M

arcel was invited to a sleepover today. He wanted to be asked. I’m just not sure he really wants to go all that much.

This makes twice in as many months that an invitation to a birthday party has come in only to be received less-than-enthusiastically by my son. This is how things play out:

Marcel comes home from school, excited about an upcoming party that he has been told about at school. He reminds me of his storied history with the child in question and tells me to expect a call from their parents. And this part is important: He knows the party will be a sleepover. The call does, in fact, come in at which point Marcel says, ‘Mmm, I don’t feel like it.’

(And can we not adequately celebrate a child’s birthday anymore without staying the night with them? Is this the only way the celebrant can feel sufficiently feted? The whole thing makes me tired.)

There is definitely one aspect of these parties in which he wants to be included, but I have begun to suspect that it is only the guest list. He has successfully spent the night at a friend’s home in the past, but not often and not for awhile. It is less his inexperience with these overnight forays than his own preference for the familiar, for his place and his things and his routine that I believe to be the life and breath of this persistent reluctance to participate.

This is one of those rare parenting opportunities that I can identify, even as it’s moving out in the wilds of my son’s daily life. It is the problem of sussing out what it is that you actually want from what it is that you believe you’re supposed to want and it’s hardly contained within the institutional confines of middle and high school.

Hell, at someone else’s party-style sleepover, you don’t even get to control who you have to spend all night with. I don’t think I’d sign up for that.

I missed today’s phone call from the birthday boy’s father, the one with details of Friday night’s party. Scott listened to it and dutifully relayed the information to Marcel who, again, had told us that this call would be coming. His reaction? None at all. Crickets.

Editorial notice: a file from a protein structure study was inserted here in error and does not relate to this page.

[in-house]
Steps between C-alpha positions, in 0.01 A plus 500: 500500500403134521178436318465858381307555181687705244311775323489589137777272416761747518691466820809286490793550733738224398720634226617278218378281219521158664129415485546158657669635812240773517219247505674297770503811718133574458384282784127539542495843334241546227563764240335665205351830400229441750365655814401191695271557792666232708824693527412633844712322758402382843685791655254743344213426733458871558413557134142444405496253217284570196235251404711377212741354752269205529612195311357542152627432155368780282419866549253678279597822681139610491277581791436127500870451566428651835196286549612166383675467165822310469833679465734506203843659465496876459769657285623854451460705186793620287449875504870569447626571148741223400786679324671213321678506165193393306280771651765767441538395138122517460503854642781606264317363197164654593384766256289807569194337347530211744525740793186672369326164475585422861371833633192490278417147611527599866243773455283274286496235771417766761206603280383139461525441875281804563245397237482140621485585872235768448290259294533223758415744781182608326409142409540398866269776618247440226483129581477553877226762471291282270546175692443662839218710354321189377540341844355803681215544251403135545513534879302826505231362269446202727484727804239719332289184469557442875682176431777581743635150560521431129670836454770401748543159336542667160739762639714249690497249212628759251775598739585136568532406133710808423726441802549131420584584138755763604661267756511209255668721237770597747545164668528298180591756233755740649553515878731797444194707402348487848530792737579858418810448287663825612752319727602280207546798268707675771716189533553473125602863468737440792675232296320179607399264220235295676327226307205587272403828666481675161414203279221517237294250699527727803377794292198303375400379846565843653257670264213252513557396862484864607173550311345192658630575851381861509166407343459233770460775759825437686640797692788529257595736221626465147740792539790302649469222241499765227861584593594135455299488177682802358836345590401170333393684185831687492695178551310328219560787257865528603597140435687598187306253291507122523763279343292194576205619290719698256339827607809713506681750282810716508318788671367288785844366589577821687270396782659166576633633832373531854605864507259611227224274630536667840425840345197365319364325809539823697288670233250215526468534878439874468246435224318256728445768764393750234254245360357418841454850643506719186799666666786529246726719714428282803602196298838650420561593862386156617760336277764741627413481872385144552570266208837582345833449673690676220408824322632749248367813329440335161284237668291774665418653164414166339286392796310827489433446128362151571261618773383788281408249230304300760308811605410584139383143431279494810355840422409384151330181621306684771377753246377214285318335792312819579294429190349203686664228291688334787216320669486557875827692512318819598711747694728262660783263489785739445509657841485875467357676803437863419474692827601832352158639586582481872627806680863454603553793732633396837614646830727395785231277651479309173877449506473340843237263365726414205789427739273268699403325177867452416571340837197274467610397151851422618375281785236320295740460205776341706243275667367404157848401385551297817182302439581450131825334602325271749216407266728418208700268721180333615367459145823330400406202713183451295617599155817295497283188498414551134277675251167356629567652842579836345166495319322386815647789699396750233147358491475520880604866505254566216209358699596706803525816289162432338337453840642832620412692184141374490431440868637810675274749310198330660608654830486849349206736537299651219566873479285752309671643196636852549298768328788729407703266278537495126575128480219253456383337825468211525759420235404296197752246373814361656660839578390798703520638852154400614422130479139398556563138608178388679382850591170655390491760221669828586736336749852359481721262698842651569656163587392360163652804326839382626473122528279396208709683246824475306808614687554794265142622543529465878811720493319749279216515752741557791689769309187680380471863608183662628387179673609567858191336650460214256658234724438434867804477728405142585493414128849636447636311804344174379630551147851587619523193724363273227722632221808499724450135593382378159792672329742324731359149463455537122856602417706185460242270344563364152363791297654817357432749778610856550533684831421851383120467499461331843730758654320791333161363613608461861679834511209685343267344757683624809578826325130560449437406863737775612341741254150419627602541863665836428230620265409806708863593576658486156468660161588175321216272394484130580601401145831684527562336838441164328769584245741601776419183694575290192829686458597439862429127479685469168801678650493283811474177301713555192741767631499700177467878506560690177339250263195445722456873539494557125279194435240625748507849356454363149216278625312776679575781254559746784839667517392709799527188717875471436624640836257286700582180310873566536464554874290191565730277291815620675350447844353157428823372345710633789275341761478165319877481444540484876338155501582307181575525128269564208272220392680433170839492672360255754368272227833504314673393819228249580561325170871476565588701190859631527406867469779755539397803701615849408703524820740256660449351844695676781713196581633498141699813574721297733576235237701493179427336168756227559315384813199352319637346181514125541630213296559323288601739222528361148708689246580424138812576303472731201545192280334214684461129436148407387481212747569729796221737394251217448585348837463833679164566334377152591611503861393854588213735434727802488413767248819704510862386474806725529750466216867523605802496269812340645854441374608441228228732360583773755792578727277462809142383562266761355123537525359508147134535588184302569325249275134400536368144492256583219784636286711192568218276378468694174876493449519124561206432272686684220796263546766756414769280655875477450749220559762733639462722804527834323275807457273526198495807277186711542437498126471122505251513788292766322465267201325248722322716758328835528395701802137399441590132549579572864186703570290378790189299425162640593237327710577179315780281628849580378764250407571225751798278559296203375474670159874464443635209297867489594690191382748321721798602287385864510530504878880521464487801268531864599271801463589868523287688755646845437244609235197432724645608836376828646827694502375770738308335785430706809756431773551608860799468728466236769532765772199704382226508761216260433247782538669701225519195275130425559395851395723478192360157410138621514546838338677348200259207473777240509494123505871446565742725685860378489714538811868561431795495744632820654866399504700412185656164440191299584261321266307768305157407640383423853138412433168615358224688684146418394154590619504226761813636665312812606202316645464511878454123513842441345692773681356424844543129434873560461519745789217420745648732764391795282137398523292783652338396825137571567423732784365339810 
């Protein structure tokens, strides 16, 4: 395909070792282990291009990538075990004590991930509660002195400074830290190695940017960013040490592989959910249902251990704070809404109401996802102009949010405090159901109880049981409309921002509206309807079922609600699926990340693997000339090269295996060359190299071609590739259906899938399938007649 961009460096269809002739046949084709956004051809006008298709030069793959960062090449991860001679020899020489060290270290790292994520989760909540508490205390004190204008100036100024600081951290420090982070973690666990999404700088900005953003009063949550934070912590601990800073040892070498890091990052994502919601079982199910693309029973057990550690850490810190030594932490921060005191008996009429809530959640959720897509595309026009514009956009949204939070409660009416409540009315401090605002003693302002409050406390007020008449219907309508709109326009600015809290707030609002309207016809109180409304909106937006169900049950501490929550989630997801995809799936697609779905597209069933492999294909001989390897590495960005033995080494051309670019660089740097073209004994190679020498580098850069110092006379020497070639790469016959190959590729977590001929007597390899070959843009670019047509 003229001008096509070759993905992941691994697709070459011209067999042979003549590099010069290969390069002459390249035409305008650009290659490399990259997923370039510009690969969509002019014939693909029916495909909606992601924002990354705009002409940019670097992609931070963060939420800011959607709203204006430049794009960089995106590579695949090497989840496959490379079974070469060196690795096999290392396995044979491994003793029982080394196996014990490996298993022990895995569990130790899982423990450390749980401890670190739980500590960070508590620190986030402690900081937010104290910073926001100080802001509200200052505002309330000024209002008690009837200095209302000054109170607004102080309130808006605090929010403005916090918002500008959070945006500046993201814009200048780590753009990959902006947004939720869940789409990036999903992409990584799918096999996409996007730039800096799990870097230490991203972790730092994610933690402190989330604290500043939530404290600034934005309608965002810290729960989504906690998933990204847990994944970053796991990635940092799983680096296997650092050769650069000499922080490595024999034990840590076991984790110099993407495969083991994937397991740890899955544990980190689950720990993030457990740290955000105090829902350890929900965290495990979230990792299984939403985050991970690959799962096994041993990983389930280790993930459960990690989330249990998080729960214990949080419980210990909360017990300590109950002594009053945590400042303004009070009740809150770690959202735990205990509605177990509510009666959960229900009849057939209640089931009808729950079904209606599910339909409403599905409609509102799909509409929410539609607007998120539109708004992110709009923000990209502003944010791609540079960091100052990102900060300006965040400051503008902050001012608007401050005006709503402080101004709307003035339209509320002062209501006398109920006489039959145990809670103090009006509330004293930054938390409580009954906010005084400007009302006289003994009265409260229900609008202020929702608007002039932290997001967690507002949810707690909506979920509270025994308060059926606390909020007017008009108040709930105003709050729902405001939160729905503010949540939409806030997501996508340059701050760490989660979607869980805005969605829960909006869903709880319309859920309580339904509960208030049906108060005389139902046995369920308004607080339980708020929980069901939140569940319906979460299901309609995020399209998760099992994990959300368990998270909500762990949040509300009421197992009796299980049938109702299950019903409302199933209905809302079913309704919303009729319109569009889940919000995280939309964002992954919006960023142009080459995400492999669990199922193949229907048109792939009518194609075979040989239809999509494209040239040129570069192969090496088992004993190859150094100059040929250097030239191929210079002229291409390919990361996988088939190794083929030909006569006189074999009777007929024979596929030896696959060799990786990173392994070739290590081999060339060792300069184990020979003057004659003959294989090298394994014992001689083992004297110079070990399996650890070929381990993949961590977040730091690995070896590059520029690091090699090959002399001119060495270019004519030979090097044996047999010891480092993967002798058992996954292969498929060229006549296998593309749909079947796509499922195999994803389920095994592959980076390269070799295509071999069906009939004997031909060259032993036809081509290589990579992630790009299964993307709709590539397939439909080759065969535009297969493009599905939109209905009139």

But this? This is one of those rare parenting opportunities that I can identify, even as it’s moving out in the wilds of my son’s daily life. It is the problem of sussing out what it is that you actually want from what it is that you believe you’re supposed to want and it’s hardly contained within the institutional confines of middle and high school.

Sometimes I think, “I want a job,” when what I really mean is, “I want someone else to be responsible for all of this when things don’t go the way they’re supposed to,” or “I really want to buy those green, knee-high leather boots reduced to $100 because they’re fabulous and will make me feel similarly.” Either one of those three sentiments are fine but they certainly aren’t the same thing and pretending that they are just muddies the waters.

Whether you’re 11 or 41, discernment is hard. Sometimes we get better at it over the course of a life but I can’t imagine any case in which it isn’t easier to sort someone else’s wants and desires out better than our own, especially when you’ve got 30 years on them.

So I called the dad and told him that Marcel would really like to be a part of some of his son’s birthday party, but that he wasn’t so sure about the sleeping over part. The dad was awfully nice and I hung up the phone happy but wistful, wishing someone could do my discerning for me, too.